BrainTrust Query: Key Item Marketing – Innovation Needed ASAP!
Don Delzell, Managing Director, Future Merchants, Inc.
items are the core of powerful assortments — always have been and always
will be. For years, retailers have depended on promotional marketing
techniques like newspaper inserts and direct mail to stimulate sales.
Unfortunately, economic realities and changes in consumer behavior are
combining to create measurable erosion in the lift and ROI delivered
by these methods. Moreover, the recession’s impact on expenses has put
even greater pressure on marketing budgets.
costs of production and distribution for inserts, magazines and direct
mail have climbed significantly over the past five years. Circulation
and readership for newspapers and magazines has plummeted, and read-rates
on direct mail are at an all time low. Cost per impression has risen
sharply, and marketers find themselves with fewer dollars chasing less
ability of CPG brands to drive traffic is at a cyclically low point,
a result of the recession having rendered aspirational marketing ineffective.
Consumers want information about product features and benefits, and seek
confidence that the merchandise will meet their real-world needs. The
internet has created a means for shoppers to effectively render retail
assortments into commodities, limiting marketing to price and availability.
merchants and marketers need an innovative response to these conditions
that reinvigorates key items, creates differentiation, and enhances the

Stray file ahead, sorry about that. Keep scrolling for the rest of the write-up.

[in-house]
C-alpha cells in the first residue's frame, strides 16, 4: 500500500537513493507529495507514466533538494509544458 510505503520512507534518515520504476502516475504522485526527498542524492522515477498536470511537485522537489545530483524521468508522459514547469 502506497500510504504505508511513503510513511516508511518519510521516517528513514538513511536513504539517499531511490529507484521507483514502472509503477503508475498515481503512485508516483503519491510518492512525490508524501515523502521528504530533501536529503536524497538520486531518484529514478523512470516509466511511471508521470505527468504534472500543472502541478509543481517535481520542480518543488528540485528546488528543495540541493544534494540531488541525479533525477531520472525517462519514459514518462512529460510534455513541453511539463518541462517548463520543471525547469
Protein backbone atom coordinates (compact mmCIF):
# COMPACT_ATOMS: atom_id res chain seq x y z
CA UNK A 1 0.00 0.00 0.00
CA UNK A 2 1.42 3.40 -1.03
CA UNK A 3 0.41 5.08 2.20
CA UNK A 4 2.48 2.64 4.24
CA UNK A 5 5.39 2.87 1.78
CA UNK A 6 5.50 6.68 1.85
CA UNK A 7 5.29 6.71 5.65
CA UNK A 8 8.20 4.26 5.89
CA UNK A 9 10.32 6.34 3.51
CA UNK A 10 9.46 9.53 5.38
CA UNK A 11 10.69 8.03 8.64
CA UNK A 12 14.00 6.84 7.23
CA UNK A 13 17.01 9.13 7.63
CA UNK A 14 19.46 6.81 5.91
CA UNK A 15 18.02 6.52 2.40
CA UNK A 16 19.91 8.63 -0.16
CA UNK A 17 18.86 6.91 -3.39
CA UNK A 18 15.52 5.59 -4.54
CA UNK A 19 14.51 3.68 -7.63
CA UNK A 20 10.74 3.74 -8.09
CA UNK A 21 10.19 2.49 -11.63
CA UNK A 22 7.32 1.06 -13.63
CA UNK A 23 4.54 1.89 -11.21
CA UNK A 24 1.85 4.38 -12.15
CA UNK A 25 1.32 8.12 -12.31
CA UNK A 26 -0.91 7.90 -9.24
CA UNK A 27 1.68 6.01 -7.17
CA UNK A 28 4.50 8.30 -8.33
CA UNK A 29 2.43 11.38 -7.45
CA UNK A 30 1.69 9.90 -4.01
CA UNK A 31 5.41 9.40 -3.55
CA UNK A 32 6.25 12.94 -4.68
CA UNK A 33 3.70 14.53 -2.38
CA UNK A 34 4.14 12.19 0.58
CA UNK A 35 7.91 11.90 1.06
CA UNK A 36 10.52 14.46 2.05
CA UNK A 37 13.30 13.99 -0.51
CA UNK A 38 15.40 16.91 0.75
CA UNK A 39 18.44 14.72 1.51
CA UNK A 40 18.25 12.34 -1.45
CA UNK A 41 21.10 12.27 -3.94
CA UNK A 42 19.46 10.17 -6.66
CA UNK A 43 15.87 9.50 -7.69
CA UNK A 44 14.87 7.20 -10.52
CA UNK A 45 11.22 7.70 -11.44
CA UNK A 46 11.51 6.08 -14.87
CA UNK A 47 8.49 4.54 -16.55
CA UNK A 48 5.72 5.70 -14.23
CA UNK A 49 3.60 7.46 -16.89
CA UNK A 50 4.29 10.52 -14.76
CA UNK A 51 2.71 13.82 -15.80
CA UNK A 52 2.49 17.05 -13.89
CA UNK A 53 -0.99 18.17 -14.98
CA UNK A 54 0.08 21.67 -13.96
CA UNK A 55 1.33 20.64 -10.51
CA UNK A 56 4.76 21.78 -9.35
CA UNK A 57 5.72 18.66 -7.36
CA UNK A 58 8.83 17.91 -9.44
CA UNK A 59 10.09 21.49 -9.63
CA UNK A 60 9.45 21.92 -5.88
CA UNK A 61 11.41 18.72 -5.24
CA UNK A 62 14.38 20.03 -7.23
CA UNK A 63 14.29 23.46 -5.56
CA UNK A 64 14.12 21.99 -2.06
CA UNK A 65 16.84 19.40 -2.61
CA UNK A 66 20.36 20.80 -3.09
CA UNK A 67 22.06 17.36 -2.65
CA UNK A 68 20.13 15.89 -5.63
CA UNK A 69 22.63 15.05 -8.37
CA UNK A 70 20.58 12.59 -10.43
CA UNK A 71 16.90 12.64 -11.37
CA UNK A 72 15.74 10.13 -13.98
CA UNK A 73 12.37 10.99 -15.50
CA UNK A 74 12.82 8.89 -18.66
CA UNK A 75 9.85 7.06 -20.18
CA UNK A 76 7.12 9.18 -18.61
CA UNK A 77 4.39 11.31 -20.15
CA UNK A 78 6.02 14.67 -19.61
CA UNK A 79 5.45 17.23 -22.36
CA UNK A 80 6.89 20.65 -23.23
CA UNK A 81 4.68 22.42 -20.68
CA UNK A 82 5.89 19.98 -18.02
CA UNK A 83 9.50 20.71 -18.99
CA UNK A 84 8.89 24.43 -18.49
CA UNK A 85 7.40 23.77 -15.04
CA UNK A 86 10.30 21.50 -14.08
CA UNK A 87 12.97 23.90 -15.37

retail brand. Retail chief marketing officers, whether for multi-channel
retailers or pure play ecommerce sites, almost universally mention “video” as
a desired site enhancement for the coming year. A study by Future Merchants,
Inc., shows that 67 of the Top 100 have some form of video on their site.
However, the adoption and incorporation of video remains, at best, an
inconsistent and difficult to sustain effort for most of Internet
is seen as a medium that can effectively communicate and demonstrate
specific product features linked to valid consumer needs. Further, video
has become economical, when applied to key items. Video production costs
have plummeted and key items have sufficient upside potential to warrant
remains the critical factor, and the ecommerce website offers numerous
advantages. With millions of monthly unique visitors, already engaged
in the purchase cycle, retailers don’t have to pay for attention — they
already have it. Effectively, the distribution costs are nil.
video content that does exist on retail sites doesn’t tend to be key
item focused, and often lacks a sustainable approach. Future Merchants
found in their survey that many retailers used video to launch an exclusive
brand, support a season such as BTS, or was repurposed from television
commercials or 3rd parties — with no regularly found updates or additions
which would reward repeat consumer interest. The
video content is typically poorly positioned on the site, seldom integrated
into the shopper’s normal behavior, and often opens in a completely new
browser window. Product
demos are limited and generally support the vendor’s key items, not the
Questions: How do you rate the potential for using video programming
as a key item marketing method on e-commerce sites? What industry dynamics
are keeping good dollars supporting failing methods to promote key items?
What is keeping e-commerce sites from being used as marketing distribution